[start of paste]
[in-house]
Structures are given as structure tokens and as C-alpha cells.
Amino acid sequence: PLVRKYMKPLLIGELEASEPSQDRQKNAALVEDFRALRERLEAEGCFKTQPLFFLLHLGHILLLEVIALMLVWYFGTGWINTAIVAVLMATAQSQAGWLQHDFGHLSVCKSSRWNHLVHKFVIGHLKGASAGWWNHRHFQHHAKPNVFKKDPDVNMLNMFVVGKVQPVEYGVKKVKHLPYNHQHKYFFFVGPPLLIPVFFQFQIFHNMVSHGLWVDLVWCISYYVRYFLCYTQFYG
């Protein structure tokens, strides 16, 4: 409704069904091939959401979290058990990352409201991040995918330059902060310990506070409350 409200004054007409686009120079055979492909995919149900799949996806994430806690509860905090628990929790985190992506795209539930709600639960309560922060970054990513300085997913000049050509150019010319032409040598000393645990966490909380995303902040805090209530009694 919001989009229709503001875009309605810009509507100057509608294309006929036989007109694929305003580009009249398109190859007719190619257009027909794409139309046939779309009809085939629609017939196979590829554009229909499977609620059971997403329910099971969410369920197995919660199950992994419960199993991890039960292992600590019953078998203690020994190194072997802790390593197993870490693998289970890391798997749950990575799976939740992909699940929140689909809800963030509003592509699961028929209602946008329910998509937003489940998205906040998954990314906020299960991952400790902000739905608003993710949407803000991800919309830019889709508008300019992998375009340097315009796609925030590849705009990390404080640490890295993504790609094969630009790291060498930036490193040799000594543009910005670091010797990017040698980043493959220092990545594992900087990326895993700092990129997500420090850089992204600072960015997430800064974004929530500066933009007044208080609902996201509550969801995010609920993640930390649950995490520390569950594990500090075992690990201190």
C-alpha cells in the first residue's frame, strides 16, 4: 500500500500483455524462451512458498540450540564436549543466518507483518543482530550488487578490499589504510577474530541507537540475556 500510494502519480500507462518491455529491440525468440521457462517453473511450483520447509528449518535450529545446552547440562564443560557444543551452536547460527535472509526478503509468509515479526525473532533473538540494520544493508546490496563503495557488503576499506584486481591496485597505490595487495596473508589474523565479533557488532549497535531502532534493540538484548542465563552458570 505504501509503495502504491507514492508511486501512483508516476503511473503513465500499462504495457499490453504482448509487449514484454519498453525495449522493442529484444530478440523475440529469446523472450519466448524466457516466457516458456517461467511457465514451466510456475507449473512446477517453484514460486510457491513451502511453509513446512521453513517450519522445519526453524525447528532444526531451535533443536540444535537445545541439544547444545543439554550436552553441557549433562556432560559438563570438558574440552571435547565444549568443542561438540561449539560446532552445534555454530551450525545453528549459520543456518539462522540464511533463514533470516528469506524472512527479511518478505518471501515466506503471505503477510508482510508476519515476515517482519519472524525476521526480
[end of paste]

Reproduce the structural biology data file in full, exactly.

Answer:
[in-house]
Structures are given as structure tokens and as C-alpha cells.
Amino acid sequence: PLVRKYMKPLLIGELEASEPSQDRQKNAALVEDFRALRERLEAEGCFKTQPLFFLLHLGHILLLEVIALMLVWYFGTGWINTAIVAVLMATAQSQAGWLQHDFGHLSVCKSSRWNHLVHKFVIGHLKGASAGWWNHRHFQHHAKPNVFKKDPDVNMLNMFVVGKVQPVEYGVKKVKHLPYNHQHKYFFFVGPPLLIPVFFQFQIFHNMVSHGLWVDLVWCISYYVRYFLCYTQFYG
């Protein structure tokens, strides 16, 4: 409704069904091939959401979290058990990352409201991040995918330059902060310990506070409350 409200004054007409686009120079055979492909995919149900799949996806994430806690509860905090628990929790985190992506795209539930709600639960309560922060970054990513300085997913000049050509150019010319032409040598000393645990966490909380995303902040805090209530009694 919001989009229709503001875009309605810009509507100057509608294309006929036989007109694929305003580009009249398109190859007719190619257009027909794409139309046939779309009809085939629609017939196979590829554009229909499977609620059971997403329910099971969410369920197995919660199950992994419960199993991890039960292992600590019953078998203690020994190194072997802790390593197993870490693998289970890391798997749950990575799976939740992909699940929140689909809800963030509003592509699961028929209602946008329910998509937003489940998205906040998954990314906020299960991952400790902000739905608003993710949407803000991800919309830019889709508008300019992998375009340097315009796609925030590849705009990390404080640490890295993504790609094969630009790291060498930036490193040799000594543009910005670091010797990017040698980043493959220092990545594992900087990326895993700092990129997500420090850089992204600072960015997430800064974004929530500066933009007044208080609902996201509550969801995010609920993640930390649950995490520390569950594990500090075992690990201190």
C-alpha cells in the first residue's frame, strides 16, 4: 500500500500483455524462451512458498540450540564436549543466518507483518543482530550488487578490499589504510577474530541507537540475556 500510494502519480500507462518491455529491440525468440521457462517453473511450483520447509528449518535450529545446552547440562564443560557444543551452536547460527535472509526478503509468509515479526525473532533473538540494520544493508546490496563503495557488503576499506584486481591496485597505490595487495596473508589474523565479533557488532549497535531502532534493540538484548542465563552458570 505504501509503495502504491507514492508511486501512483508516476503511473503513465500499462504495457499490453504482448509487449514484454519498453525495449522493442529484444530478440523475440529469446523472450519466448524466457516466457516458456517461467511457465514451466510456475507449473512446477517453484514460486510457491513451502511453509513446512521453513517450519522445519526453524525447528532444526531451535533443536540444535537445545541439544547444545543439554550436552553441557549433562556432560559438563570438558574440552571435547565444549568443542561438540561449539560446532552445534555454530551450525545453528549459520543456518539462522540464511533463514533470516528469506524472512527479511518478505518471501515466506503471505503477510508482510508476519515476515517482519519472524525476521526480